Cost-Effectiveness of Patent Foramen Ovale Closure Versus Medical Therapy for Secondary Stroke Prevention
Background and Purpose—Percutaneous transcatheter closure of patent foramen ovale (PFO closure) plus antiplatelet therapy has been shown to reduce the risk of recurrent stroke compared with medical therapy alone in carefully selected patients after cryptogenic stroke presumed to be from paradoxical embolism. Our objective was to determine the cost-effectiveness of PFO closure after cryptogenic stroke compared with conservative medical management from a US healthcare payer perspective.
Methods—A decision analytic Markov model estimated the 15-year cost and outcomes associated with the additional benefit of PFO closure compared with medical management alone. Model inputs were obtained from published literature, national databases, and a meta-analysis of 5 published randomized clinical trials on PFO closure. Health outcomes were measured in quality-adjusted life years (QALY). Cost-effectiveness used the incremental cost per QALY gained, whereas the net monetary benefit assumed a willingness to pay of $150 000/QALY. One-way and probabilistic sensitivity analyses estimated the uncertainty of model results.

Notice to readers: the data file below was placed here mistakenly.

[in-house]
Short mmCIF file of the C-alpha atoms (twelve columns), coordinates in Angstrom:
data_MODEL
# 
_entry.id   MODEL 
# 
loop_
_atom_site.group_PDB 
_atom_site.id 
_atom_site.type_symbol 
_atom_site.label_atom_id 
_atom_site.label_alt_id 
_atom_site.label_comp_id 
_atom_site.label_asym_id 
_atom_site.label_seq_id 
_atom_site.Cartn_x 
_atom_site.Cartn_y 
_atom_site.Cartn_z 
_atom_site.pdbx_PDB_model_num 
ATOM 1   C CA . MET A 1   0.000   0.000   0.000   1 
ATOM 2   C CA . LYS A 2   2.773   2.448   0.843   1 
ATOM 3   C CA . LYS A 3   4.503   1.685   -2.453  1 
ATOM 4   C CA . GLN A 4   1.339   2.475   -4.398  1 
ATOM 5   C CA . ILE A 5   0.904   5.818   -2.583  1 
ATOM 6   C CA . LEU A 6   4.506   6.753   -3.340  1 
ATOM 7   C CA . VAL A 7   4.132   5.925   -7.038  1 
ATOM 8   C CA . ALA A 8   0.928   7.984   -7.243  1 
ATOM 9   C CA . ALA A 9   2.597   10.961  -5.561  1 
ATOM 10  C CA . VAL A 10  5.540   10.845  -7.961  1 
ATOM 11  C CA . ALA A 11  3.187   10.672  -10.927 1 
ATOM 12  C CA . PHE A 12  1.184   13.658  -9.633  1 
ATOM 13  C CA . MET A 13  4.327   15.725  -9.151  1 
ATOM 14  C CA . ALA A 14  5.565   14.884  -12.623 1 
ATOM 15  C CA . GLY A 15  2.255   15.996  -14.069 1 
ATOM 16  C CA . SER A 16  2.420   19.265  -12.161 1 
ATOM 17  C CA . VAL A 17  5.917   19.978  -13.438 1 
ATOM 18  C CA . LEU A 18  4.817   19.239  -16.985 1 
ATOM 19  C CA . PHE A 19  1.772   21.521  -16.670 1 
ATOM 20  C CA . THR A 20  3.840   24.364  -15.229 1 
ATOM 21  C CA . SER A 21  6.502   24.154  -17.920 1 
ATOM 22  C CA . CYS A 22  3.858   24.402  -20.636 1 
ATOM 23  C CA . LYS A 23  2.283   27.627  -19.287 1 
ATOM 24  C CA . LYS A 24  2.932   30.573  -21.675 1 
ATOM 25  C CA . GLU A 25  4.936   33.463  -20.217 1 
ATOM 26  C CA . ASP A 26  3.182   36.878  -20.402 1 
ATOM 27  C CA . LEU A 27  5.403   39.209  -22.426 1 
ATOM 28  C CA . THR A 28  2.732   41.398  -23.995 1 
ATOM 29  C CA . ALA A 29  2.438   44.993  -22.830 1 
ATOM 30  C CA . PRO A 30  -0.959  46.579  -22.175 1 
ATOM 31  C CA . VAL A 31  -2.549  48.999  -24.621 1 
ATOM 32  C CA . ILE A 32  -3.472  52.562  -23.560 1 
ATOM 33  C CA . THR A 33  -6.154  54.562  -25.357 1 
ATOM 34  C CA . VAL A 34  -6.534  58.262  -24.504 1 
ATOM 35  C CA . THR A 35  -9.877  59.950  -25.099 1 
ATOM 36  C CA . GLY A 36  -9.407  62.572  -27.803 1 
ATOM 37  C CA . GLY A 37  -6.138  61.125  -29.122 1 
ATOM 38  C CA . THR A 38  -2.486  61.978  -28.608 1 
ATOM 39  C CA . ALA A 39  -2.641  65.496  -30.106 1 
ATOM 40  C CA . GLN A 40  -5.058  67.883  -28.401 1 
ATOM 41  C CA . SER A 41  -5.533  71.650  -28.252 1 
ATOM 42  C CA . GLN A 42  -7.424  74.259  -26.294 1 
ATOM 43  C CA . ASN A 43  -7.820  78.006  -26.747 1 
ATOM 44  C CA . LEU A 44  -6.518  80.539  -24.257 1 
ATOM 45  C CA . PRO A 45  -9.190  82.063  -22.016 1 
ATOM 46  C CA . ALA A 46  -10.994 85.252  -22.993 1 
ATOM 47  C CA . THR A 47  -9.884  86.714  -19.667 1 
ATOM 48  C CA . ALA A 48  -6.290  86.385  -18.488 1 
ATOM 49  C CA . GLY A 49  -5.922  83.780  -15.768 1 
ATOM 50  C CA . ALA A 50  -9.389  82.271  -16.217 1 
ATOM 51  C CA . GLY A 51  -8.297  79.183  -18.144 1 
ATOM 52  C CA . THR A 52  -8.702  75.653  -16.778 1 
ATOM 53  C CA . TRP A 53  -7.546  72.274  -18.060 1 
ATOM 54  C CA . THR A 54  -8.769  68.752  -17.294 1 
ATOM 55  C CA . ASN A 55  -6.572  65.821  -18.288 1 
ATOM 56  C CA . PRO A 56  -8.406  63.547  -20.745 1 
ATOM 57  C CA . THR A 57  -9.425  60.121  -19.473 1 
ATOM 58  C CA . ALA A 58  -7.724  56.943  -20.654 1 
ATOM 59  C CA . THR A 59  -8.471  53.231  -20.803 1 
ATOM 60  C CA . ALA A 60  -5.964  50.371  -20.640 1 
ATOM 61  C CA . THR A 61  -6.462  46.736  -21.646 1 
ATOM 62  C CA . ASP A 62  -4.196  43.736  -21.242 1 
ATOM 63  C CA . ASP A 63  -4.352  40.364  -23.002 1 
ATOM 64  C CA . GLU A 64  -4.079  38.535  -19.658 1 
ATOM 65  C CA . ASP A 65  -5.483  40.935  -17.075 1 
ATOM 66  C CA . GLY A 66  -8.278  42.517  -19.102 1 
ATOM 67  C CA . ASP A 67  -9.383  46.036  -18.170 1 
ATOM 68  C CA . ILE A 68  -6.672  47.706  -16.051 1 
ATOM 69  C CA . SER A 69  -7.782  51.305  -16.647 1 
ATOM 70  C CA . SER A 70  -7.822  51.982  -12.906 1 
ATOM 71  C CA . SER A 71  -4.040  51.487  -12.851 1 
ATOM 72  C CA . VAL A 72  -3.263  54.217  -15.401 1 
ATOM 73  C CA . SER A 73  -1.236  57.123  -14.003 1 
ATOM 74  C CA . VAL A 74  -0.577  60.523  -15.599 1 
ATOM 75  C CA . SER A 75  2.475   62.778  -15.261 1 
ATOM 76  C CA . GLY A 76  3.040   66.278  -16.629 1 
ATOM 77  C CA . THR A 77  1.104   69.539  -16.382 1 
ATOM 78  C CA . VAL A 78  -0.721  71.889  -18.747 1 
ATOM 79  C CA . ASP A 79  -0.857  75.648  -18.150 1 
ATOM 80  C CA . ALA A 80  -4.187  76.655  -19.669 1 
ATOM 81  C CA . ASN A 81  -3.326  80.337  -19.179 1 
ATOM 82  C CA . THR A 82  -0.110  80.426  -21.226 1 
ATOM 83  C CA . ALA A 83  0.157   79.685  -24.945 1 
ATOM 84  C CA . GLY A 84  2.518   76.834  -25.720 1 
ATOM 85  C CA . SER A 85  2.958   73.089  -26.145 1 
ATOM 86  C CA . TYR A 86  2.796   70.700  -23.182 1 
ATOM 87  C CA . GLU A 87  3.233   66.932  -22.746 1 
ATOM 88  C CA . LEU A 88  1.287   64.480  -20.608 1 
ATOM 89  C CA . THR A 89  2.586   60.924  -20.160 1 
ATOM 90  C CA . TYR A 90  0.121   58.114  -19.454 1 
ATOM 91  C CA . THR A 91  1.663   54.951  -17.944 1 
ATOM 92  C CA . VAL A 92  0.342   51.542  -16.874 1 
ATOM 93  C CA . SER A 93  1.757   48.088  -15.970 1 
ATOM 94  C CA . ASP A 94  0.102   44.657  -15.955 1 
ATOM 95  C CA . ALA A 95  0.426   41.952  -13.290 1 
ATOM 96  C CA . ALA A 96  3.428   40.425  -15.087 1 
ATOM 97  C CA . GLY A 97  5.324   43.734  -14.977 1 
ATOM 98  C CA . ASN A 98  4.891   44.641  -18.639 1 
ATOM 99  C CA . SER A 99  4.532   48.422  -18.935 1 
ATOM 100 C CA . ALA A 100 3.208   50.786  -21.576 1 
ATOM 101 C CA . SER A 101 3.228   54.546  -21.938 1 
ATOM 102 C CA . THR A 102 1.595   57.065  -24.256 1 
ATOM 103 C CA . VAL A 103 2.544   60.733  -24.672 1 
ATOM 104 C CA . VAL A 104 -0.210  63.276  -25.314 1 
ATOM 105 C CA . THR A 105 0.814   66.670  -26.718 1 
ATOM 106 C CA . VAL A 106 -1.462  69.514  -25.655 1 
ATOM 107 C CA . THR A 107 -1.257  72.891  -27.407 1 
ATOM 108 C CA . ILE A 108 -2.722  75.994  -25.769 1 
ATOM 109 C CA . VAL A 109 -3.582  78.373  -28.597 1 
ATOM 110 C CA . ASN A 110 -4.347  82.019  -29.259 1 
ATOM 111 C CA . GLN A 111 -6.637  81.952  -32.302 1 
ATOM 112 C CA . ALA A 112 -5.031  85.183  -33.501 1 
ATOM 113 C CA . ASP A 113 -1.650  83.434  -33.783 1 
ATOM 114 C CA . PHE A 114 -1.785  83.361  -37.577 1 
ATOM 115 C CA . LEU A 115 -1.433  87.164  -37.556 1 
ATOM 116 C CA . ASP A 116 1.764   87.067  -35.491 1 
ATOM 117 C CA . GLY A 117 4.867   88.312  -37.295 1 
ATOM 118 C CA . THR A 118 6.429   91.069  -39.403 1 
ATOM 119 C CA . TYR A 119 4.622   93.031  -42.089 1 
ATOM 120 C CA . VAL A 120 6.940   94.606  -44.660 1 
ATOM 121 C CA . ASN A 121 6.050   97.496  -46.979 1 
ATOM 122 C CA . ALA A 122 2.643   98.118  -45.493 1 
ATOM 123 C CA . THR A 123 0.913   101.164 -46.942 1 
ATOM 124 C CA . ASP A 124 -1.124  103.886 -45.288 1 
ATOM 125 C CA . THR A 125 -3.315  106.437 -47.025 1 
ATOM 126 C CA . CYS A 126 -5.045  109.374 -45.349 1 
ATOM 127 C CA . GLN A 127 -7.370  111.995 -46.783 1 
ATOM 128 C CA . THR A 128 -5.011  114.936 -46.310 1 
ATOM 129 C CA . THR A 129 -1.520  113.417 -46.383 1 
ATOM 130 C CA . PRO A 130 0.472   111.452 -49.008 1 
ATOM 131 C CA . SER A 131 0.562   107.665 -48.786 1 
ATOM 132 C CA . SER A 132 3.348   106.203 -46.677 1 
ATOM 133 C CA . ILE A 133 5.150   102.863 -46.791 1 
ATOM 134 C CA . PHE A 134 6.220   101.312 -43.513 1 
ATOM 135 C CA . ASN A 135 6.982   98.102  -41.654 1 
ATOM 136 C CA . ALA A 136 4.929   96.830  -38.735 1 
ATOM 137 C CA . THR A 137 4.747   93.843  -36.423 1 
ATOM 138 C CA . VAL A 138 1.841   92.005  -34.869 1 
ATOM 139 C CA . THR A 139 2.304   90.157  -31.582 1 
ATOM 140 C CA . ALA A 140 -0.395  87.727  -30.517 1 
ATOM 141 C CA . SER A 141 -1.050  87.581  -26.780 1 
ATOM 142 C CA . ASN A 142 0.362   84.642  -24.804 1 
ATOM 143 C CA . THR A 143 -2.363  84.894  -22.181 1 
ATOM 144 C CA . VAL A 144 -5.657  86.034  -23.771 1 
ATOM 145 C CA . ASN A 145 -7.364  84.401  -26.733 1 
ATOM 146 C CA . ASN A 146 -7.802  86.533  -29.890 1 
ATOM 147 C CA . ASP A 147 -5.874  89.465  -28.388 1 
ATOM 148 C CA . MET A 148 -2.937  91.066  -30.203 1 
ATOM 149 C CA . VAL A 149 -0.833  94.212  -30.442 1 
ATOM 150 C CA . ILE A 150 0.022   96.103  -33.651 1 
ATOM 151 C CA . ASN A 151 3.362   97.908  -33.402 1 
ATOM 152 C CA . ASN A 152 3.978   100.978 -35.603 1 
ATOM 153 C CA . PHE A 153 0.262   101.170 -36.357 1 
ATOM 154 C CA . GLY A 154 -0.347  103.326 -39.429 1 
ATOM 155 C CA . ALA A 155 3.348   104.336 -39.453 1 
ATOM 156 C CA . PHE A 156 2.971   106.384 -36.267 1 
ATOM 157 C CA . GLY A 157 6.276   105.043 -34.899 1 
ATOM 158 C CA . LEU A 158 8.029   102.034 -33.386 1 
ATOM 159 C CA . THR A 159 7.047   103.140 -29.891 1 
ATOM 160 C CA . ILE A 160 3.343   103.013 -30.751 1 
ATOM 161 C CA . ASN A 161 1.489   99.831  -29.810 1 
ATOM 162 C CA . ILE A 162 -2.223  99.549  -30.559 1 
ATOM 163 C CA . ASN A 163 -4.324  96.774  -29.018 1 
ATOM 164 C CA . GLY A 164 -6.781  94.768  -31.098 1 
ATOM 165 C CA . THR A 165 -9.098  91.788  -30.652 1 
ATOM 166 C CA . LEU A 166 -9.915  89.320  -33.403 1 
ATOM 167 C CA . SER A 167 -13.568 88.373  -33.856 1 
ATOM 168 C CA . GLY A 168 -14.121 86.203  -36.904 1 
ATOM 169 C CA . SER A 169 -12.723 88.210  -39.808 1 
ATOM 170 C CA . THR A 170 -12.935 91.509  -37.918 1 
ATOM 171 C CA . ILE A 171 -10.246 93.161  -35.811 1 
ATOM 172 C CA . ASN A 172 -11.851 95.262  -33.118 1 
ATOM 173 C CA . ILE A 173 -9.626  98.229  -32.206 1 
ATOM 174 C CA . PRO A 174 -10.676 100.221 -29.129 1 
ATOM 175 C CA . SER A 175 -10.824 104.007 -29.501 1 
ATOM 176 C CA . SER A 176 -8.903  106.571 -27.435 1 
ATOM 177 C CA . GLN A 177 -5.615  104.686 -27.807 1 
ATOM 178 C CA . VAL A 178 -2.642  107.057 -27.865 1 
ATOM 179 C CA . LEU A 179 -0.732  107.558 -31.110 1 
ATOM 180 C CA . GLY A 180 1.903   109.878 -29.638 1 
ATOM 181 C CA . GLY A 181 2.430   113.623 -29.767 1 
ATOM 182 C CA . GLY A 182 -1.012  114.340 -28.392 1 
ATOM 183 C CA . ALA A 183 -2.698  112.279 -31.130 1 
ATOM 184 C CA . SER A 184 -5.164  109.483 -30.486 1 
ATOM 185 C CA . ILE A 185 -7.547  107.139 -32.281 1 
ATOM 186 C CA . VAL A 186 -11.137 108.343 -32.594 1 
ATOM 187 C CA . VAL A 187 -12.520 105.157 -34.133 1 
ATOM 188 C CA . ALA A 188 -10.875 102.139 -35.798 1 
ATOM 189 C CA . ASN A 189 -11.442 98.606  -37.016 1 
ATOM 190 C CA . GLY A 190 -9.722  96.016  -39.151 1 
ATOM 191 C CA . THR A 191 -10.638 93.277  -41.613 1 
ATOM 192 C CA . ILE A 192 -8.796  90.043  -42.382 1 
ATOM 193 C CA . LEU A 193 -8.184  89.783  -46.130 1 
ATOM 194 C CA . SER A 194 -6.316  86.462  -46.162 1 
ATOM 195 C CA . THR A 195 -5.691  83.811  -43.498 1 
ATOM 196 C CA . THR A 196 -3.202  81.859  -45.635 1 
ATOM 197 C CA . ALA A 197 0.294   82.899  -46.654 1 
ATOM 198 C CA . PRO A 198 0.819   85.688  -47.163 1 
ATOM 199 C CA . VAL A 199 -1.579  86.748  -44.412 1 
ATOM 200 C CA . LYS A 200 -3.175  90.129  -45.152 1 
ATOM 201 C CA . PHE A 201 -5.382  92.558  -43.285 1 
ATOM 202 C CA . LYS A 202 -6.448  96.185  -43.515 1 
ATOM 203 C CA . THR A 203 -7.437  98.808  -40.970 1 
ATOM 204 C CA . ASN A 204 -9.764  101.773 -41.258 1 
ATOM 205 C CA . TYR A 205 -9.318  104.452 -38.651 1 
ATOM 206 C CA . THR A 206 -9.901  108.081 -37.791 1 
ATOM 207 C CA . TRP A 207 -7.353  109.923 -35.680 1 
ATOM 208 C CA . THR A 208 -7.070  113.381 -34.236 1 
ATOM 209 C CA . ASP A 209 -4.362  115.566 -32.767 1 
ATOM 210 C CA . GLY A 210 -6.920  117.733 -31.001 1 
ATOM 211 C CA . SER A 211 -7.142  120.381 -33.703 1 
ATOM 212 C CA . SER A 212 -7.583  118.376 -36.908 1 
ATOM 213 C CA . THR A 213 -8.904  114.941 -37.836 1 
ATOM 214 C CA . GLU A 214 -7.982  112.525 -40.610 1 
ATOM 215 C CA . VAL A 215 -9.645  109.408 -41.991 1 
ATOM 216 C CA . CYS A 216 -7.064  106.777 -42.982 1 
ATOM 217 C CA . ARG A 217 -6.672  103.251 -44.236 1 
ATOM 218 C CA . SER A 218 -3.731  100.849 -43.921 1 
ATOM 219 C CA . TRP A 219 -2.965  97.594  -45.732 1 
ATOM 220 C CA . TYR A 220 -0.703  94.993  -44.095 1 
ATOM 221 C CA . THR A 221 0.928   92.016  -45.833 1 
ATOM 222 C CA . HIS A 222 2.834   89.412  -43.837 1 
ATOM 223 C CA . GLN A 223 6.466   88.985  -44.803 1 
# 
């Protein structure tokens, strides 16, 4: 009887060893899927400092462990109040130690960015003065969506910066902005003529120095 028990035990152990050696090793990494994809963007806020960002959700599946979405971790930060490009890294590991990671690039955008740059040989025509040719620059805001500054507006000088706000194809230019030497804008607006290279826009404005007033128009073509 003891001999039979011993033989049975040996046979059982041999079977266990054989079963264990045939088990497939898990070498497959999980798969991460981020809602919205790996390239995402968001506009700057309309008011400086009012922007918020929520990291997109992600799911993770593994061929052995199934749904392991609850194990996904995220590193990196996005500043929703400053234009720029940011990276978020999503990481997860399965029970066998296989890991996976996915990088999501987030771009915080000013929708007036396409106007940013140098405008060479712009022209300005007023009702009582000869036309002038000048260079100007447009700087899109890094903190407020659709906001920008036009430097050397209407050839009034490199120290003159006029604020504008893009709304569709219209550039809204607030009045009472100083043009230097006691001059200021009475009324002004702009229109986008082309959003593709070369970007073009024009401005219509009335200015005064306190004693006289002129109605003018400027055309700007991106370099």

Results—At 15 years, PFO closure compared with medical therapy alone improved QALY by 0.33 at a cost saving of $3568, representing an incremental net monetary benefit of $52 761 (95% interval −$8284 to $158 910). When the meta-analysis hazard ratio for stroke was increased to the 95% interval’s upper bound of 0.77, one-way sensitivity analyses suggested that PFO closure’s cost-effectiveness was $458 558 per additional QALY. Probabilistic sensitivity analysis suggested cost-effectiveness in 90% of simulation runs.
Conclusions—PFO closure for cryptogenic strokes in the right setting is cost-effective, producing benefit in QALYs gained and potential cost savings. However, patient selection remains vitally important as marginal declines in treatment effectiveness can dramatically affect cost-effectiveness.
- Received December 4, 2017.
- Revision received March 29, 2018.
- Accepted March 30, 2018.
- © 2018 American Heart Association, Inc.